THE WAY MY FRIEND TOLD THE STORY, she was sitting on the sofa watching television when she suddenly heard a loud bang. She muted the TV as she tried to figure out the origin of the sound. Getting up, she walked over to her living room window and saw a couple of neighbors standing by her car. A feeling of dread settled upon her as she walked out the front door to join the small group. As she walked towards her car one of the neighbors told her not to worry; she had caught the whole thing on her phone. My friend told me one of the neighbors was outside when she heard a car driving faster than it should down their street. The car was swerving, nearly going up on the curb a couple of times. The neighbor took out her phone as she moved towards the street and started recording the speeding car in hopes of getting the license plate’s number. As the driver approached they seemed to momentarily lose control and bounced into my friend’s car. The whole thing was caught on video as the driver kept going as if sideswiping a car was a natural thing to do. My friend was stunned; not only by the accident, but by the neighbor going out into the street to capture everything on her phone. BESIDES FEELING SAD FOR MY FRIEND, I had to admire the neighbor who willing went into the street to capture the erratic driver on her phone. With the way the car was going side to side, she was lucky she did not get hurt. That instinct to run towards an incident is admirable. As a matter of fact, in my city the news recently reported on an off-duty police officer who heard gun shots and immediately ran towards them. The same can be said for firemen who race towards danger to put out a fire. I don’t know if that feeling to go towards danger is something that is taught or is instinctive. And let me make the distinction between danger from outside forces as compared to danger that a person encounters due to their passion, examples would be mountain climbing or auto racing. I always knew reporters assigned to areas of conflict would be put into dangerous positions; but I, maybe mistakenly, assumed it wasn’t their choice. My thinking on this has changed now because of this biographical war drama. Never have I encountered a person with such a large capacity for danger; it has totally changed my views on war correspondents. BECAUSE OF HER PASSION TO GIVE A voice to the voiceless, American journalist Marie Colvin, played by Rosamund Pike (Hostiles, Gone Girl), would willingly go to some of the most dangerous places in the world just to get the true story. With Jamie Dornan (Robin Hood, Fifty Shades of Grey franchise) as Paul Conroy, Tom Hollander (In the Loop, Pride & Prejudice) as Sean Ryan, Stanley Tucci (Patient Zero, Spotlight) as Tony Shaw and Faye Marsay (Pride, Darkest Hour) as Kate Richardson; this movie allowed Rosamund to give her best performance. Her acting was incredible throughout the story. As for the story I was stunned by several of the dangerous scenes that Marie placed herself in. Regarding the script, I would have appreciated it more if the writers spent extra time on Marie’s backstory. There came a point where I felt the areas of conflict were included at times for Rosamund to shine; instead of delving deeper into the things that made up Marie. Jamie, by the way, did an excellent job of acting as her photographer. When I left the theater I still did not know all the reasons why Marie did what she did, but I was totally in awe of her.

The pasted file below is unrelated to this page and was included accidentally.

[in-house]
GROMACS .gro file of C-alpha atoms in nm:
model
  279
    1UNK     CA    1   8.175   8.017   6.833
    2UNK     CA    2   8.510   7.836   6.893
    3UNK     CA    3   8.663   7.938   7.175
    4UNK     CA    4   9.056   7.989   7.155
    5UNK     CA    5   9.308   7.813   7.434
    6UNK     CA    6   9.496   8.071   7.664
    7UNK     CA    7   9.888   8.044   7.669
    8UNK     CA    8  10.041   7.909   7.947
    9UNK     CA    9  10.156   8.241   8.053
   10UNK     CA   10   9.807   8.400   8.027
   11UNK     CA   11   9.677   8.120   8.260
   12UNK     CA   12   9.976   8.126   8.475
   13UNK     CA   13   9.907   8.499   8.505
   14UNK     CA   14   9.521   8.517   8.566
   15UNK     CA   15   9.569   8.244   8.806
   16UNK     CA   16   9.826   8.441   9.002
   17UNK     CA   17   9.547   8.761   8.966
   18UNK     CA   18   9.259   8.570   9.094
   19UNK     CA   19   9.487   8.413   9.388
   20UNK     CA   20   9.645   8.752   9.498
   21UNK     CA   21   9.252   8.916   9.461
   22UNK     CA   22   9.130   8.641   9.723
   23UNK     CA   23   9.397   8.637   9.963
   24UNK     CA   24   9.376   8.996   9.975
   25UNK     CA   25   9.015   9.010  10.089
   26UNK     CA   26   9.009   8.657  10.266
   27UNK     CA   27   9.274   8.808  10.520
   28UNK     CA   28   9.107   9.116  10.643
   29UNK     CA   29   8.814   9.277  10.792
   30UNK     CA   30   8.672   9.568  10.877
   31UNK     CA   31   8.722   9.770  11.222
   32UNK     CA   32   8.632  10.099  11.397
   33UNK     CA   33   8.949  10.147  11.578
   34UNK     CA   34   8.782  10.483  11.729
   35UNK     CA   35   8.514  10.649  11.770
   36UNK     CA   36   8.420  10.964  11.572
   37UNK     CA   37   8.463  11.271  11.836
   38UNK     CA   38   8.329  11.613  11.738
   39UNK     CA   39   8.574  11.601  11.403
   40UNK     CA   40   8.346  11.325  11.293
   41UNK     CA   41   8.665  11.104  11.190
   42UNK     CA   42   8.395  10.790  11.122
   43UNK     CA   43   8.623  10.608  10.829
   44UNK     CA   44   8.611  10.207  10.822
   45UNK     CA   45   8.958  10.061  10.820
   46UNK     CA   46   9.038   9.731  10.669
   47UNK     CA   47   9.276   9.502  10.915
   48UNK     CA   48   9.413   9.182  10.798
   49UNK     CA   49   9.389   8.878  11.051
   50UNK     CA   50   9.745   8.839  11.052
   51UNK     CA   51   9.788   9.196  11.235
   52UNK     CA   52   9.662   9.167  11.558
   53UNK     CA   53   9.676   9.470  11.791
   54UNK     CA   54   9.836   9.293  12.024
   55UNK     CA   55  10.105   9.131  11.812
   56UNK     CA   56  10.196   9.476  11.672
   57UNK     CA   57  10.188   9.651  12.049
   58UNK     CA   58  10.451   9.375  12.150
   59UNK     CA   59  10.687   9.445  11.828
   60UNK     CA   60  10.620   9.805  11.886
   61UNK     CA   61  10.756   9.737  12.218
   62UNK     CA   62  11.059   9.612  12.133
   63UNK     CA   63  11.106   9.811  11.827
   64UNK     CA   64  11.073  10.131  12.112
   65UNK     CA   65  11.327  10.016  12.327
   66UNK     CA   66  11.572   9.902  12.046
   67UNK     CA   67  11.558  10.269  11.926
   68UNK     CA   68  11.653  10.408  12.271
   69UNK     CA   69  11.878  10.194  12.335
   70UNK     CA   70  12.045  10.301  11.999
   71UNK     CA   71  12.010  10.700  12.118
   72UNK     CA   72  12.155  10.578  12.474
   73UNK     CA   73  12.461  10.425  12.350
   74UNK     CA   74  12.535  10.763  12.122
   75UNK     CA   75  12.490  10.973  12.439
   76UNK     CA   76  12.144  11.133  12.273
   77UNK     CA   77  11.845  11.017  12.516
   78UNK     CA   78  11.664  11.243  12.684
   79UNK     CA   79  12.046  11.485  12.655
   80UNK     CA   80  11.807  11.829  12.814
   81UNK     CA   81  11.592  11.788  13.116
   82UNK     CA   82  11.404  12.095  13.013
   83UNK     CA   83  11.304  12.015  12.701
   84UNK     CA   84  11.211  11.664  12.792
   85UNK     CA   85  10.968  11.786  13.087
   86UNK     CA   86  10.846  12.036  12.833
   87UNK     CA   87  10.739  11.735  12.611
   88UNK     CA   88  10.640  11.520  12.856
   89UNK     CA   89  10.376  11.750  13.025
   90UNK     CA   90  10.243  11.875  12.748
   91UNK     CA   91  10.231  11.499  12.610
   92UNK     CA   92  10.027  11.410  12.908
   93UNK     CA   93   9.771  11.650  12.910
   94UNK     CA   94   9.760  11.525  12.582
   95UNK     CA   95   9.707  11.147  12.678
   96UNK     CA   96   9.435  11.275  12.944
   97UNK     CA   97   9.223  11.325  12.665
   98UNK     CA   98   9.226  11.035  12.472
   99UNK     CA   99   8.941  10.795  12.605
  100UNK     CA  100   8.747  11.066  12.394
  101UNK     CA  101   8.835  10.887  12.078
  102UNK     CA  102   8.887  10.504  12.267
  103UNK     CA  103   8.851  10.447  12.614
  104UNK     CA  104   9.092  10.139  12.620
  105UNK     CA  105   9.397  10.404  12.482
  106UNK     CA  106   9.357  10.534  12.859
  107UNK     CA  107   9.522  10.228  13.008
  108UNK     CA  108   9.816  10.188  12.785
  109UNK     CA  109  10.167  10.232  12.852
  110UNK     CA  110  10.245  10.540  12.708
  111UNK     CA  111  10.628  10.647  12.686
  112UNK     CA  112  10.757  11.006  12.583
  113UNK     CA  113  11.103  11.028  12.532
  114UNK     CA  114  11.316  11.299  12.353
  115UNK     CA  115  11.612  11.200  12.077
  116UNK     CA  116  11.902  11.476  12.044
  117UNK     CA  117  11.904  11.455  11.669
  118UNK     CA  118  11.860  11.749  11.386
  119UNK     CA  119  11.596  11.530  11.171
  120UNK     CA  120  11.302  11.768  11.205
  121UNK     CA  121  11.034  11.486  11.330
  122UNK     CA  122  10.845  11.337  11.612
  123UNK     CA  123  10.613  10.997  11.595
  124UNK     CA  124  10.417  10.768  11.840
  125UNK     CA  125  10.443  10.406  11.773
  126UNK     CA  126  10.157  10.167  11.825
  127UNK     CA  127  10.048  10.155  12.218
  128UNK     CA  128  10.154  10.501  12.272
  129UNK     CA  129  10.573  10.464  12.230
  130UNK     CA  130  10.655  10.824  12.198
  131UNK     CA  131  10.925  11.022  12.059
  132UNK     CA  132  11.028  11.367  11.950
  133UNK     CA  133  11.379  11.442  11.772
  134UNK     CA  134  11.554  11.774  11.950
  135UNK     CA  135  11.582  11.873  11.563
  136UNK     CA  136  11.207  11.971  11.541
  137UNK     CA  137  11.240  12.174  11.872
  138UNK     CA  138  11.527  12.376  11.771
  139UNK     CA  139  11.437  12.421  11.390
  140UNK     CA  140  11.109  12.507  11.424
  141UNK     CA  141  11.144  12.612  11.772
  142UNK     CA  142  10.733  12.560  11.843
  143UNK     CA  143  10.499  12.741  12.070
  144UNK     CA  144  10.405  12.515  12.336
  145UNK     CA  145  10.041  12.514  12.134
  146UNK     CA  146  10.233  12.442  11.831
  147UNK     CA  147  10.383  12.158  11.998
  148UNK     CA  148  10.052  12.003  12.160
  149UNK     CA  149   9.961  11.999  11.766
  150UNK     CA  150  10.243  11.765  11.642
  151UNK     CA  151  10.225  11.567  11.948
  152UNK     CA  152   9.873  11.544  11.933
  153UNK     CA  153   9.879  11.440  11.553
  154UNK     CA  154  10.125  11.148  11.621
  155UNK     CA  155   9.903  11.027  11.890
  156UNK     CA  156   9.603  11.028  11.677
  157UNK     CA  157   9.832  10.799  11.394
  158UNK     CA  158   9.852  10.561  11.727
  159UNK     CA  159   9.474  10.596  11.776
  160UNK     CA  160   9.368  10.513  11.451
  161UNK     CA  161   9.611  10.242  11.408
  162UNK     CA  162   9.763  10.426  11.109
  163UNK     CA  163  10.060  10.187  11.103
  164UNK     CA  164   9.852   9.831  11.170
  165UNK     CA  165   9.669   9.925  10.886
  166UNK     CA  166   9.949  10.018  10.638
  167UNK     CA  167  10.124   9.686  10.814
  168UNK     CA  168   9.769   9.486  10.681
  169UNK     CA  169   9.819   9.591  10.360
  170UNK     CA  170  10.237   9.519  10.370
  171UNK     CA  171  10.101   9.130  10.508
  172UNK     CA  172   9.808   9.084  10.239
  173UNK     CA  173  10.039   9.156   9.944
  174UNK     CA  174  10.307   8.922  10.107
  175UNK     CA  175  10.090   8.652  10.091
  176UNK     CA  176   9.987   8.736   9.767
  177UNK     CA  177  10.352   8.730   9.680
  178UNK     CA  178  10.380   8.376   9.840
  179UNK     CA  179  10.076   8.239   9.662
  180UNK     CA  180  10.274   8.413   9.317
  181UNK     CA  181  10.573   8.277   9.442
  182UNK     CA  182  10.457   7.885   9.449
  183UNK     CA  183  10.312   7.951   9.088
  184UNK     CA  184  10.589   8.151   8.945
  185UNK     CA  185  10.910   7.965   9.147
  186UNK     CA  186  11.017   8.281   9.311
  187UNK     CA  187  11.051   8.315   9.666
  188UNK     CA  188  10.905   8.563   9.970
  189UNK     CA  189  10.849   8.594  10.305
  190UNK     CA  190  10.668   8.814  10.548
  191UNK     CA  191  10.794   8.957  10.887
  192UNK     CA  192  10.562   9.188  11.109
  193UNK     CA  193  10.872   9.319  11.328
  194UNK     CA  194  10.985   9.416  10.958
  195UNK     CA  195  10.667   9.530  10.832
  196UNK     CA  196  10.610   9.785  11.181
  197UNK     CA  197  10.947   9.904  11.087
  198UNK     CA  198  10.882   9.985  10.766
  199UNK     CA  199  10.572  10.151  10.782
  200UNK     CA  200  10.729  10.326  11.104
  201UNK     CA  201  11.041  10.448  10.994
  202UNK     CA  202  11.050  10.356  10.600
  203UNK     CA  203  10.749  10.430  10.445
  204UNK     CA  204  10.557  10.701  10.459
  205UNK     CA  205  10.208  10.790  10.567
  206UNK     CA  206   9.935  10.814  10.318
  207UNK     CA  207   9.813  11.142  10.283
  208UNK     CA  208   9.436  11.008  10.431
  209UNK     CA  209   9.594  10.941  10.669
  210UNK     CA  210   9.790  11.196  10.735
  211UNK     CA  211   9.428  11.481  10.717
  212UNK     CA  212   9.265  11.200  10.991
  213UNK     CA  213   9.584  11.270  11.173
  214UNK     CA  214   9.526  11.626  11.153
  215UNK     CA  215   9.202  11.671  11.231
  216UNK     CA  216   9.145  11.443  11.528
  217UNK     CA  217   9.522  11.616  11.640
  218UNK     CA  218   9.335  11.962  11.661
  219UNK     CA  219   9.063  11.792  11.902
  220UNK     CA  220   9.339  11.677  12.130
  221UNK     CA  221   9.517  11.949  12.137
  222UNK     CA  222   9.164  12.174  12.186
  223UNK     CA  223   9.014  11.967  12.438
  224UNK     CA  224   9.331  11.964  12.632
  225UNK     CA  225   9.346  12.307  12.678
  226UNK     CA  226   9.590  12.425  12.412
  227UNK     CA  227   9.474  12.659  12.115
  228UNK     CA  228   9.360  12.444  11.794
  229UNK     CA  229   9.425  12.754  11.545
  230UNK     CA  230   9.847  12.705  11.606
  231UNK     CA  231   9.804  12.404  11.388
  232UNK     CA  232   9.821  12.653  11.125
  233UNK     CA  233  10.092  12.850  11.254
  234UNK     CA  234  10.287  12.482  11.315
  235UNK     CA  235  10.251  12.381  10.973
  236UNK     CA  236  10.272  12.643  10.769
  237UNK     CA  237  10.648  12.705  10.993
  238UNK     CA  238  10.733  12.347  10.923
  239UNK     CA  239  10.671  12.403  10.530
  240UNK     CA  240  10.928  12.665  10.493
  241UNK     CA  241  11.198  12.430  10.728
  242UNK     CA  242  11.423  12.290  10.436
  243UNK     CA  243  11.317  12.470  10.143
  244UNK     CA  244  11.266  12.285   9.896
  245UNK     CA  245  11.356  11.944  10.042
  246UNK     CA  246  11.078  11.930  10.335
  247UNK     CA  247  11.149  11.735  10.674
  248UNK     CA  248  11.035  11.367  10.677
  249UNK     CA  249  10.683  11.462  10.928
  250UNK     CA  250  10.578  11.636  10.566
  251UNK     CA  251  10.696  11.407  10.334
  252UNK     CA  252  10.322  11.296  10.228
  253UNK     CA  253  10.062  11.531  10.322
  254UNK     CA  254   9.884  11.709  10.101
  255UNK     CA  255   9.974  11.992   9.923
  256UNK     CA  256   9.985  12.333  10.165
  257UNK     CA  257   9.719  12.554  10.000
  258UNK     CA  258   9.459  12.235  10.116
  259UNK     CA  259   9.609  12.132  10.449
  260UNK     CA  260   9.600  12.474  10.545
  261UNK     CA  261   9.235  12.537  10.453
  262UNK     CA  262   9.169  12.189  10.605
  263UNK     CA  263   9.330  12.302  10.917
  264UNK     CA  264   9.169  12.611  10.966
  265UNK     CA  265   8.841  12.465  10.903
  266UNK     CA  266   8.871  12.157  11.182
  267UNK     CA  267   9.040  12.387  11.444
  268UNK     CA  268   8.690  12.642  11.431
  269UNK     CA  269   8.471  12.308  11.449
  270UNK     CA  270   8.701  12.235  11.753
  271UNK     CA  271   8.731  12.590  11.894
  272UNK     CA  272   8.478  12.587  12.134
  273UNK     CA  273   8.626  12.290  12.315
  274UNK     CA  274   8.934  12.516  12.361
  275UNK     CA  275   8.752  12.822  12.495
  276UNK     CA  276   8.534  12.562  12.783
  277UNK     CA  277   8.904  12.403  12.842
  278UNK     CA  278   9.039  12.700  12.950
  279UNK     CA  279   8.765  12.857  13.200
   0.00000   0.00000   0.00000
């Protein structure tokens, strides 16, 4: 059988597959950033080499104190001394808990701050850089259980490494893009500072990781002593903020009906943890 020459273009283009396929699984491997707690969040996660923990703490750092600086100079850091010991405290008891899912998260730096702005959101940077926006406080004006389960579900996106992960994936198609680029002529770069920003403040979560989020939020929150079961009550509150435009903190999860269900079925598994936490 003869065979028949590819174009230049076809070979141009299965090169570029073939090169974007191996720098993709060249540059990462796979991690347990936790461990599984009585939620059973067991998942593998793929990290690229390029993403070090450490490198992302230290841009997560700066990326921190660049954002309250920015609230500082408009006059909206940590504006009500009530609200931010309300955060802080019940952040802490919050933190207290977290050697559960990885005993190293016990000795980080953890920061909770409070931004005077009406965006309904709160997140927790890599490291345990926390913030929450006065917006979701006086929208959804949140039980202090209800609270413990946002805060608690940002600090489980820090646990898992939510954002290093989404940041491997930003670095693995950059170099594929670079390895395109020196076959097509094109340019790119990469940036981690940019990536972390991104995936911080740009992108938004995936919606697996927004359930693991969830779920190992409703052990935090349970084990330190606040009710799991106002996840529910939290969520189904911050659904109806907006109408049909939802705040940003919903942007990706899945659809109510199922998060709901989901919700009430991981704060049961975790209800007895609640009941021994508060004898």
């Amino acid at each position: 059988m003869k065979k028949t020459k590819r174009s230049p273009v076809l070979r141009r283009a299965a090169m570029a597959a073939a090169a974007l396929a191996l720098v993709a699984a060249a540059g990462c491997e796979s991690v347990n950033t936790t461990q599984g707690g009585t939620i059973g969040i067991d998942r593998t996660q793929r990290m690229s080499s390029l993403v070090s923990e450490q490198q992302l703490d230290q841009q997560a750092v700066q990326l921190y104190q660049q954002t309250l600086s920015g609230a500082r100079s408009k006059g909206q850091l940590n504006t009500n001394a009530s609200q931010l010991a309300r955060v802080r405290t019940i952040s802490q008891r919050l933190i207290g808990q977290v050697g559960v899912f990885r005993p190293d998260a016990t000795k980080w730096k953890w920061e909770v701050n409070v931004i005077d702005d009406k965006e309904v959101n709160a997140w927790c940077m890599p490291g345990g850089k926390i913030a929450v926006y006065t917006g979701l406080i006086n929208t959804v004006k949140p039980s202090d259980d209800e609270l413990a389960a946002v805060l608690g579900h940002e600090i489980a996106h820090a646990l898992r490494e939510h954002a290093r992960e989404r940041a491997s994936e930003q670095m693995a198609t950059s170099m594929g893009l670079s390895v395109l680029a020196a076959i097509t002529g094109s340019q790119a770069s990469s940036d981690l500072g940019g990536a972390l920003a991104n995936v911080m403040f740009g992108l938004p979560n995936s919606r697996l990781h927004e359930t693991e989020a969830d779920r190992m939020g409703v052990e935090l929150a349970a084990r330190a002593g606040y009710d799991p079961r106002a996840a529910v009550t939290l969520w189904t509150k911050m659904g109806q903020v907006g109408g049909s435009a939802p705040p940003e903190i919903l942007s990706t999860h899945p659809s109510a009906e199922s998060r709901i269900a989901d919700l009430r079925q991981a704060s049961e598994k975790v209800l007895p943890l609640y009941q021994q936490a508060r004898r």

THROUGHOUT THE PAST DECADES WE have been witnesses to some of the greatest animal and human relationships. There was Lassie and Timothy, where Lassie was the only one who knew Timothy was in the well. Though Charlie Brown had no idea that his dog Snoopy was an ace pilot, they were the best of friends. Shaggy could not have solved all those mysteries without Scooby, who some of you might not know was named Scoobert “Scooby” Doo. Do you know who discovered the true identity of the Wizard of Oz? It was Dorothy’s dog Toto. Without Hooch’s help Turner would not have been able to find a murderer. Based on a true story I learned about the bond between Parker Wilson and Hachi; his faithful dog who waited years for his owner to return. And how could I not mention one of the longest friendships between characters; of course, I am talking about Mickey Mouse and Pluto. I am not going to limit it to just dogs; the bond between an owner and their pet is truly special. Growing up I had a parakeet. One of my best friends had fish which used to creep me out because they were always dying so quickly. THROUGH MY STUDIES I HAVE BEEN fortunate enough to have been exposed to a variety of animals. Nothing quite exotic in my opinion; I guess bats would be the most for me. However, I did meet a dairy cow who had a screwcap affixed to the side of her belly. You could unscrew it and peer inside one of the compartments of the cow’s stomach. In college I spent a semester tending to a horse. From cleaning her stall to washing her to getting riding lessons; I was with her on a weekly basis. I overcame my uncomfortableness with reptiles after having a professor who was a big fan of them. He would lecture with a snake draped around his neck. Having a relationship with an animal is such a nurturing experience; look at what happened between Ken and Flicka. There is an unconditional love that forms in these relationships. From my personal experience looking into a dog’s eyes says it all in my opinion. Now I know some people go a step further by transferring human emotions onto their pets. They imagine their animal will have similar reactions to an event as they do. And sometimes they will even dress up their animal with human clothing. Somehow, I do not see that happening with the police dog in this adventure comedy. THERE WAS ONLY ONE WAY TO discover the identity of a global animal smuggler; police dog Max, voiced by Ludacris (Fast & Furious franchise, No Strings Attached), would have to go undercover at a dog show to help Detective Frank, played by Will Arnett (Teenage Mutant Ninja Turtles, Arrested Development-TV), find the culprit. It was a whole different world from where Max came from. This family film also had Alan Cumming (The Tempest, The Good Wife-TV) voicing Dante, Natasha Lyonne (The Rambler, Orange is the New Black-TV) voicing Mattie and Stanley Tucci (The Hunger Games franchise, Big Night) voicing Philippe. The story was simple in this picture and the script was even lower. Except for small children (ALERT: there is an inappropriate scene that last I heard was going to be re-edited, please check before going) there is no reason to sit through this film I am sad to say. I was bored beyond belief as the lame jokes fell flat, which pretty much summed up the acting—flat. Every time Will spoke all I thought about was Batman. There was nothing fun being offered to the older viewers; in other words, anyone above 8 years old. I am an animal lover but I have had more fun sitting at home watching the Westminster Kennel Club Dog Show on television.